The Blog Herald had an interesting review called Diggs for sale in organized fashion
User/Submitter is a new service that connects publishers with diggers. Have a story? Then hand over the cash and User/Submitters’ dig users will digg it for you – and you might even end up on the frontpage of Digg. That’s serious stuff, The Blog Herald knows that.
Publishers get to pay $20 and an additional $1 per dig, and digg users can get paid $0.50 for every 5 stories they digg. It seems real enough but I don’t really know, we’ll find out soon I’d reckon since the blogosphere tends to flush out the frauds.
Similarly there was another startup called PayPerPost profiled at TechCrunch.
The service is a marketplace for advertisers to pay bloggers to write about products for a fee. Commenters to our original post were polarized into those violently for and those againt the product. The key area of controversy is the fact that advertisers can mandate that posts be positive on the product, and disclosure of payment is optional for the blogger (screen shot at end of post shows sample available writing opportunities).
The main issue here is how can we incorporate the profit motive in the social networks? If a social network becomes useful enough, somebody will try to make money from it. Take comment spam as an example…No sooner did the blogs gain some popularity, spammers were creating splogs and comment spam to make money from them. So what can be done about it?
I think the answer is not a whole lot can be done to completely eliminate people from trying to make money from social networks. The issue is that in physical communities, in all interactions, users have to identify themselves. In online communities, it’s easier for users to participate without the constraint of location or without even identifying themselves. The communities pay for this ease of use and participation in terms of enabling various profit driven actors. There are still a few simple things that can be done with the design of the communities to be more effective in handling profit driven participants:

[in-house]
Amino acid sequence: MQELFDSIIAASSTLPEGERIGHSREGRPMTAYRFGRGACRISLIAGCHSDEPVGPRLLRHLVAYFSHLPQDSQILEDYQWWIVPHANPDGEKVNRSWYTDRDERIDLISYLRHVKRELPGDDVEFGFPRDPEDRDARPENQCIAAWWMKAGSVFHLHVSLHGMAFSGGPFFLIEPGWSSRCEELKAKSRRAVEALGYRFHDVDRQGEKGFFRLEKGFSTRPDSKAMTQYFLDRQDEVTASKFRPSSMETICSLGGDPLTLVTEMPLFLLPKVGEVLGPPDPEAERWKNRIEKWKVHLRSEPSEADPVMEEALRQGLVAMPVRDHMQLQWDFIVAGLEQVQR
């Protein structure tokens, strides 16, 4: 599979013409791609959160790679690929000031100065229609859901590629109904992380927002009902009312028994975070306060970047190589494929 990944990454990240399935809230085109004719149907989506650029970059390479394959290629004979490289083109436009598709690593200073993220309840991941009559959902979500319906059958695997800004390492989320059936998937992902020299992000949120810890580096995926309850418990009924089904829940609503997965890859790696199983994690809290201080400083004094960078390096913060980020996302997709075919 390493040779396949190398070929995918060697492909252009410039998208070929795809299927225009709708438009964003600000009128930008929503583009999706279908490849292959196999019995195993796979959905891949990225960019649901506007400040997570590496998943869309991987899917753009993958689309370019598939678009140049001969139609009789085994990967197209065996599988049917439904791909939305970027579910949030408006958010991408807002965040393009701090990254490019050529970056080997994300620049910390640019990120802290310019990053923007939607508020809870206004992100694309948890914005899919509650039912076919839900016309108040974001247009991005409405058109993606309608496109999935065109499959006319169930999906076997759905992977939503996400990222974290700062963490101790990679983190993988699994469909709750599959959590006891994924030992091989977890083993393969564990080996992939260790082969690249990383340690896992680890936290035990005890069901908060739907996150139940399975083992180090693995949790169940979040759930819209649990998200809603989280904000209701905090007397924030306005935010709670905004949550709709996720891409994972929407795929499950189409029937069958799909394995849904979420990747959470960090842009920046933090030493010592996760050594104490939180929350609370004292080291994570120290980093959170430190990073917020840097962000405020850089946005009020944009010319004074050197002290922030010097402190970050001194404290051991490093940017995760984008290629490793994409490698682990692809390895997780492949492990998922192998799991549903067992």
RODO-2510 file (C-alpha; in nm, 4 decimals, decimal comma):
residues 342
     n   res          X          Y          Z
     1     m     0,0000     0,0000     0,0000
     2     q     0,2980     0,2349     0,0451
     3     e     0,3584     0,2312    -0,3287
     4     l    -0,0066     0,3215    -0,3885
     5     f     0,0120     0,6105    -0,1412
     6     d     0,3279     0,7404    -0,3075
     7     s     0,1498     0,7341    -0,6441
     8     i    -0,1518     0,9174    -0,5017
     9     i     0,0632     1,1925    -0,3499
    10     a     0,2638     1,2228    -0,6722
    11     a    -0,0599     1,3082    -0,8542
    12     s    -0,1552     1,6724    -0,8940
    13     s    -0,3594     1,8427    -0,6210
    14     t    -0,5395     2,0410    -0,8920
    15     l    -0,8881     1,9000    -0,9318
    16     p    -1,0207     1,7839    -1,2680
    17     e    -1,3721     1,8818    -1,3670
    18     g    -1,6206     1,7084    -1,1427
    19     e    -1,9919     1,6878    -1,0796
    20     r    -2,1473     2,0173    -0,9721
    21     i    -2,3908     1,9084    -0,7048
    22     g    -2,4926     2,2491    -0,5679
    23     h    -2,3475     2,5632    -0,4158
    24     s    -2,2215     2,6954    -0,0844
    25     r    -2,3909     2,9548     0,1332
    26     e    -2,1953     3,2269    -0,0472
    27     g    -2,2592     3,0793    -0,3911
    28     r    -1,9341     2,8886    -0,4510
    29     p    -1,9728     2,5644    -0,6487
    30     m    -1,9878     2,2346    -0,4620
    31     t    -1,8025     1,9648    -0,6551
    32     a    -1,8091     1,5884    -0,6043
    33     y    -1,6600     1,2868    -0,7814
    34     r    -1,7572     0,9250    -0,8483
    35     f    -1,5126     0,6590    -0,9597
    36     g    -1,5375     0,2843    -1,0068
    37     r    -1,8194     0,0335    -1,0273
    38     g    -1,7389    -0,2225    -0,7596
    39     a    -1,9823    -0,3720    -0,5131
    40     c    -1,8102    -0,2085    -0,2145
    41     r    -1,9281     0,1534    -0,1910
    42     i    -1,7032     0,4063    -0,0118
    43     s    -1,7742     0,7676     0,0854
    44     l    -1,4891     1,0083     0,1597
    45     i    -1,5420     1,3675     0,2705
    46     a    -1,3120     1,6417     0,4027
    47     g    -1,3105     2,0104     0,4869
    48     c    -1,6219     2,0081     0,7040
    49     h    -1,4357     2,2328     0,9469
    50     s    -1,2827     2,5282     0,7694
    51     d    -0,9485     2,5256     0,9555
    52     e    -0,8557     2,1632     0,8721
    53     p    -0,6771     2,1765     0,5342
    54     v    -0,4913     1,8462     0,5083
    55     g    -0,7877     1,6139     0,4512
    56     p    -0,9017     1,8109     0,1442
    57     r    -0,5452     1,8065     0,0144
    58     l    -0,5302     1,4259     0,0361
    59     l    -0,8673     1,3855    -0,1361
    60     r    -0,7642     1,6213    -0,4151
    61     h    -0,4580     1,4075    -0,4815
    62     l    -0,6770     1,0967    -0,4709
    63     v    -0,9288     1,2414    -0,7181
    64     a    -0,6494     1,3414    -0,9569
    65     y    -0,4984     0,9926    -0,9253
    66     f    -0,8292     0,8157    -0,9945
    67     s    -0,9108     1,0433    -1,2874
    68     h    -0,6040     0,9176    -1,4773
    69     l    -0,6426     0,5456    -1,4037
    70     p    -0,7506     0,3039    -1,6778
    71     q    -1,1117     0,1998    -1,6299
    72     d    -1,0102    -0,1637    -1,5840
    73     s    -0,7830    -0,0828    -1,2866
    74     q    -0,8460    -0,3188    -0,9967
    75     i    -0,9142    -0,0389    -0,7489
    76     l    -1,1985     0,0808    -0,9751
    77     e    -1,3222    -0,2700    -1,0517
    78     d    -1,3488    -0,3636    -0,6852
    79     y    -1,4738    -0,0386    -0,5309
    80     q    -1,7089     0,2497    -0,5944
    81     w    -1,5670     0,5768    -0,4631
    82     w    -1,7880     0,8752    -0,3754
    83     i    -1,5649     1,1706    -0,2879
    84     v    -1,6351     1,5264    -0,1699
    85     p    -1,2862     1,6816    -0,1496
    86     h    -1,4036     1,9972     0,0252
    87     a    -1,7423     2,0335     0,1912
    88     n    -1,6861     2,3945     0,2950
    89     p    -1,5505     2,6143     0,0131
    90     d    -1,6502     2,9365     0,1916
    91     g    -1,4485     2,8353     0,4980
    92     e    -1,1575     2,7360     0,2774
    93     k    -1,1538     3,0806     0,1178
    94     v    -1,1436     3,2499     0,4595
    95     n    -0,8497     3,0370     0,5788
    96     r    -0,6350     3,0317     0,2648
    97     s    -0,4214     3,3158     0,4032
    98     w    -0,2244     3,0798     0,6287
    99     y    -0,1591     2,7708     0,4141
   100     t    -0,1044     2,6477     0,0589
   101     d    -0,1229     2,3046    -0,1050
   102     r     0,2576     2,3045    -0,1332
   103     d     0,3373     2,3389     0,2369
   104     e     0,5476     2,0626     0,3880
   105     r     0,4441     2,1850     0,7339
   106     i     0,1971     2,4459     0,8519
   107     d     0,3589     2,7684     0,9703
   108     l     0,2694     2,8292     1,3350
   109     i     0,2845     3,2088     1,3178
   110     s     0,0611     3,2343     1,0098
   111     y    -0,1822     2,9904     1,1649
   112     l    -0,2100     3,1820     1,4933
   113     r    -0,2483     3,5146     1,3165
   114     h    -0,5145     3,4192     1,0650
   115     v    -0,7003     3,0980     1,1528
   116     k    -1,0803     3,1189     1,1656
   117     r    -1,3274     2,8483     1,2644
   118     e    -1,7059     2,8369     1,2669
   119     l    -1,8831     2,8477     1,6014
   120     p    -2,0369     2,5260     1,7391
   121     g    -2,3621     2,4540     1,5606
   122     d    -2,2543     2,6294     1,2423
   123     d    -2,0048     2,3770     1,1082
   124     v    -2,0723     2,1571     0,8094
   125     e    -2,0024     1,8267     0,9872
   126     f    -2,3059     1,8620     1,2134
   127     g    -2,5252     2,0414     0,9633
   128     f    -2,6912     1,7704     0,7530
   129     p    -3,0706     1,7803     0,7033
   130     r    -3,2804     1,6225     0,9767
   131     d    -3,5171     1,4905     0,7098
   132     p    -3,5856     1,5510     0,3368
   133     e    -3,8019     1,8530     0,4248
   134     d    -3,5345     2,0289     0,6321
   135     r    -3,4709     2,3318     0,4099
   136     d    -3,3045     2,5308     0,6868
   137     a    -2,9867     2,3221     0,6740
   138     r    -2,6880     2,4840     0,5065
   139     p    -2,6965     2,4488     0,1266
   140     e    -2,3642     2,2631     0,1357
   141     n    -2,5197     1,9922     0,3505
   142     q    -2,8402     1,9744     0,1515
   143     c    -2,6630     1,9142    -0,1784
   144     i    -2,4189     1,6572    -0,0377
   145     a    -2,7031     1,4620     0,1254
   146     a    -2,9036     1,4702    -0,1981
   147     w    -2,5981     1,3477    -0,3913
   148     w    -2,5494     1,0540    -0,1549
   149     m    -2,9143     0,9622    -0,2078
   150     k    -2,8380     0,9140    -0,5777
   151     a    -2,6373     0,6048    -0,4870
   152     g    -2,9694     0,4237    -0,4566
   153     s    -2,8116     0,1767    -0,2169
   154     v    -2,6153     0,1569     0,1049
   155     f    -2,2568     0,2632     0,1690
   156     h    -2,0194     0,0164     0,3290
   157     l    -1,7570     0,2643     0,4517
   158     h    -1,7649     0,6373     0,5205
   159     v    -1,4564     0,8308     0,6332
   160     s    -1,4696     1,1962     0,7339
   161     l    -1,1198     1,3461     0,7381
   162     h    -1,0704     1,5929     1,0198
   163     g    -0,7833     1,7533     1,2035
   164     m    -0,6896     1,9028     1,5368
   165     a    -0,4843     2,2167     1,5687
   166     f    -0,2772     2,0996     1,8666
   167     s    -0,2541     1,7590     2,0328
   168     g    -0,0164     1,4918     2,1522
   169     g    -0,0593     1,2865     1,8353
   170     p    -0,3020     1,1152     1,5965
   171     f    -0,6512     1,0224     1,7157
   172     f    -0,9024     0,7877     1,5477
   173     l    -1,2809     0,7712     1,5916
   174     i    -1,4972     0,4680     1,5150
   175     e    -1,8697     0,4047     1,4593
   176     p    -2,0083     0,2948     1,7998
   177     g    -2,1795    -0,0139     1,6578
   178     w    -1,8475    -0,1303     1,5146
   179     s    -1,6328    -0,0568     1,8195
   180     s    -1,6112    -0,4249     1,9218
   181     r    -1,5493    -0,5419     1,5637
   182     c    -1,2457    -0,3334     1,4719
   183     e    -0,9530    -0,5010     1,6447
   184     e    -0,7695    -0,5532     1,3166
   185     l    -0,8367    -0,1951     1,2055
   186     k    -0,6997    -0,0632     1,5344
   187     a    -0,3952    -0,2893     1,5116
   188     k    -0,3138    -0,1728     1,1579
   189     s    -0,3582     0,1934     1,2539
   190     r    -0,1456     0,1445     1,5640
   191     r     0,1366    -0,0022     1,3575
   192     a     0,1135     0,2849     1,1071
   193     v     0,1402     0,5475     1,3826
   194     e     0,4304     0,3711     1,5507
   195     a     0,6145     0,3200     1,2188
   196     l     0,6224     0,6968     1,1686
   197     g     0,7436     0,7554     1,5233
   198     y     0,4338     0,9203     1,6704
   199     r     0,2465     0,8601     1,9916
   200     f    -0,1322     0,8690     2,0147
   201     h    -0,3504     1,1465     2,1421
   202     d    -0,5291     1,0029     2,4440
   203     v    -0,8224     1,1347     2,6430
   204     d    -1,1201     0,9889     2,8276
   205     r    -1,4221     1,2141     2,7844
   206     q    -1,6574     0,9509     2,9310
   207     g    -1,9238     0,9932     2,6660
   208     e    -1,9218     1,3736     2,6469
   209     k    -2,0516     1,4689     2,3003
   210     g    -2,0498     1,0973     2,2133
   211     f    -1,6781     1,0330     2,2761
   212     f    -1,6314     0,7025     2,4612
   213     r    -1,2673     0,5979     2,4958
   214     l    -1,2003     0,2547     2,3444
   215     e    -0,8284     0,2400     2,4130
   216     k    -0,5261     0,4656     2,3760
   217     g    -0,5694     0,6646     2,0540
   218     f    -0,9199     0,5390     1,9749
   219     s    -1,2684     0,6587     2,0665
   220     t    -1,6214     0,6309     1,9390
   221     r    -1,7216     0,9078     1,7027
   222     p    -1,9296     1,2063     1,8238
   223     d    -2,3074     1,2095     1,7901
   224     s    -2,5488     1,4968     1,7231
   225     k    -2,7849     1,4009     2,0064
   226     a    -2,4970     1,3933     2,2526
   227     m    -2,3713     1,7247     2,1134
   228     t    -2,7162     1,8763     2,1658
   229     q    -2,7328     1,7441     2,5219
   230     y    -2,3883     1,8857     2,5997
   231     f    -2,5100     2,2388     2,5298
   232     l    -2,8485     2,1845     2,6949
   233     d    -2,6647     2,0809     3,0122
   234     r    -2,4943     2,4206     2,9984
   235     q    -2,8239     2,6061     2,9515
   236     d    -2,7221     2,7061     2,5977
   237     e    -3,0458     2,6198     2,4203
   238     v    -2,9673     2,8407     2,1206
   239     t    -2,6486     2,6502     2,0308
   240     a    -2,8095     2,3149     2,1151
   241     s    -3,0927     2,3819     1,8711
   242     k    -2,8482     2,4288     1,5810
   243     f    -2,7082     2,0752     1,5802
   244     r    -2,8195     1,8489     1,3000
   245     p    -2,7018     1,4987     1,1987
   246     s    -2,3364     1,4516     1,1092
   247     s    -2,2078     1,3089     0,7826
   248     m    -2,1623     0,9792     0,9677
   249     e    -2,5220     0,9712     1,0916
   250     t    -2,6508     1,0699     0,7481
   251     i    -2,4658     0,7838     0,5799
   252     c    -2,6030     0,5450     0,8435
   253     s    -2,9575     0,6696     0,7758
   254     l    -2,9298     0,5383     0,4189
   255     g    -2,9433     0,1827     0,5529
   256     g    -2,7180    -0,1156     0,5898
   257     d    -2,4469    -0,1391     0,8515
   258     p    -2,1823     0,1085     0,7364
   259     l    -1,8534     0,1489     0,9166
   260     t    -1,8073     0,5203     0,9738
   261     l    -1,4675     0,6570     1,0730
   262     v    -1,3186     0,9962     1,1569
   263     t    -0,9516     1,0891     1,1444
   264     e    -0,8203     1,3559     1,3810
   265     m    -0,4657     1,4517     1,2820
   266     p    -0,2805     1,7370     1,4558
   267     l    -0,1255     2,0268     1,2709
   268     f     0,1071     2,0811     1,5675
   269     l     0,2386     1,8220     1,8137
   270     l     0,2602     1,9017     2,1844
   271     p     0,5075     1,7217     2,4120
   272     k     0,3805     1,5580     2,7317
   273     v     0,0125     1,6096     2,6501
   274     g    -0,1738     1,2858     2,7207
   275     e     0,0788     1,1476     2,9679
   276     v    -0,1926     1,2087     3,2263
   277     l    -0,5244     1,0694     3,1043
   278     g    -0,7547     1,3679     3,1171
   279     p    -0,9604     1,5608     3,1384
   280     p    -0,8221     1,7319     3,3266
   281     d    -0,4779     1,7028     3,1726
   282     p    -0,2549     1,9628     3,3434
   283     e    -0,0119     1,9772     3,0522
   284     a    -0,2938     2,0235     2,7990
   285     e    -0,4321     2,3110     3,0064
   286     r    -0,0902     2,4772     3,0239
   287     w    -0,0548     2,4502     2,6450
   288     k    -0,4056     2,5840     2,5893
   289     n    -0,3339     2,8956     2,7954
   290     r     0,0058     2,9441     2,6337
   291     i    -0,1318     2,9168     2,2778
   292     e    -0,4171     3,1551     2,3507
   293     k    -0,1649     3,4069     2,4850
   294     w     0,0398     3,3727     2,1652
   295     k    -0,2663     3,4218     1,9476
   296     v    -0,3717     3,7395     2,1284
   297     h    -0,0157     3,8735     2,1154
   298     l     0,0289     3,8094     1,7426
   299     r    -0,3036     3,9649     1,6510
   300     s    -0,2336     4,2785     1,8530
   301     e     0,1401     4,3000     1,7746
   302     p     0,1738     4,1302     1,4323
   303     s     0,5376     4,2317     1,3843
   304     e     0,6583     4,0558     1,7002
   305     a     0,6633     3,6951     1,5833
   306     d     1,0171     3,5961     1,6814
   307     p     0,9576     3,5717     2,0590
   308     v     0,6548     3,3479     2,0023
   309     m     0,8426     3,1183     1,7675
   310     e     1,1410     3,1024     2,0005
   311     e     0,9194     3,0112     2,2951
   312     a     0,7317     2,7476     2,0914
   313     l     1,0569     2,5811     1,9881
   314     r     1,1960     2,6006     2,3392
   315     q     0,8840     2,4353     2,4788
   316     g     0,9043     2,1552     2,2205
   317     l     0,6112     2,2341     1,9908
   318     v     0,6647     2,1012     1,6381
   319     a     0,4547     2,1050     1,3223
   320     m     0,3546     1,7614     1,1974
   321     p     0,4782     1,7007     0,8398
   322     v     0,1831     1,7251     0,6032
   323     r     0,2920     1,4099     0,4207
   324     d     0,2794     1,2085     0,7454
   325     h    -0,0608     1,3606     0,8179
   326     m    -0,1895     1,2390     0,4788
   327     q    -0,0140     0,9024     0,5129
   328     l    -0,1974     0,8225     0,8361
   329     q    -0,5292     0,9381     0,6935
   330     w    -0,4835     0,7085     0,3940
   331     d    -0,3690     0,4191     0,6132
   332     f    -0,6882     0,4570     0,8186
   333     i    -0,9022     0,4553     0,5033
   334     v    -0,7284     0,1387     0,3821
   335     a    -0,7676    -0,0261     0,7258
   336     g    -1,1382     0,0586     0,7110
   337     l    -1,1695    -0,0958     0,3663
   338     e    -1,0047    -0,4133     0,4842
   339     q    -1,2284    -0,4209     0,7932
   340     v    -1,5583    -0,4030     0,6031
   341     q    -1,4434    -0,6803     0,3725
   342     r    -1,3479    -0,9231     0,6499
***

- Community oriented monitoring of content
- Incentivize positive participation
- Penalize negative participation
This is not going to eliminate the profit motive from the social networks but it will help communities be more effective dealing with the issue. Slashdot did all these things and as a result is a whole lot more spam-proof than Digg. Also as expected, Slashdot pays a price for its sophisticated community design, in terms of more sophisticated user interaction model that reduces ease of use.
8 thoughts on “Social networks and the profit motive”
That’s a great point! I think Digg could make changes to the design to reduce the effectiveness of gaming networks and level the playing field for new submitters. Do you think services like SpikeTheVote might actually force these changes? I expand on this theme in my blog post here.
Oh I was so happy to find your blog. Great content on Social networking… I am linking to your page to recommend my readers!
Good article! I believe that this procedure could be proven bad for Digg. I wrote a few things if you want to check it out at my homepage
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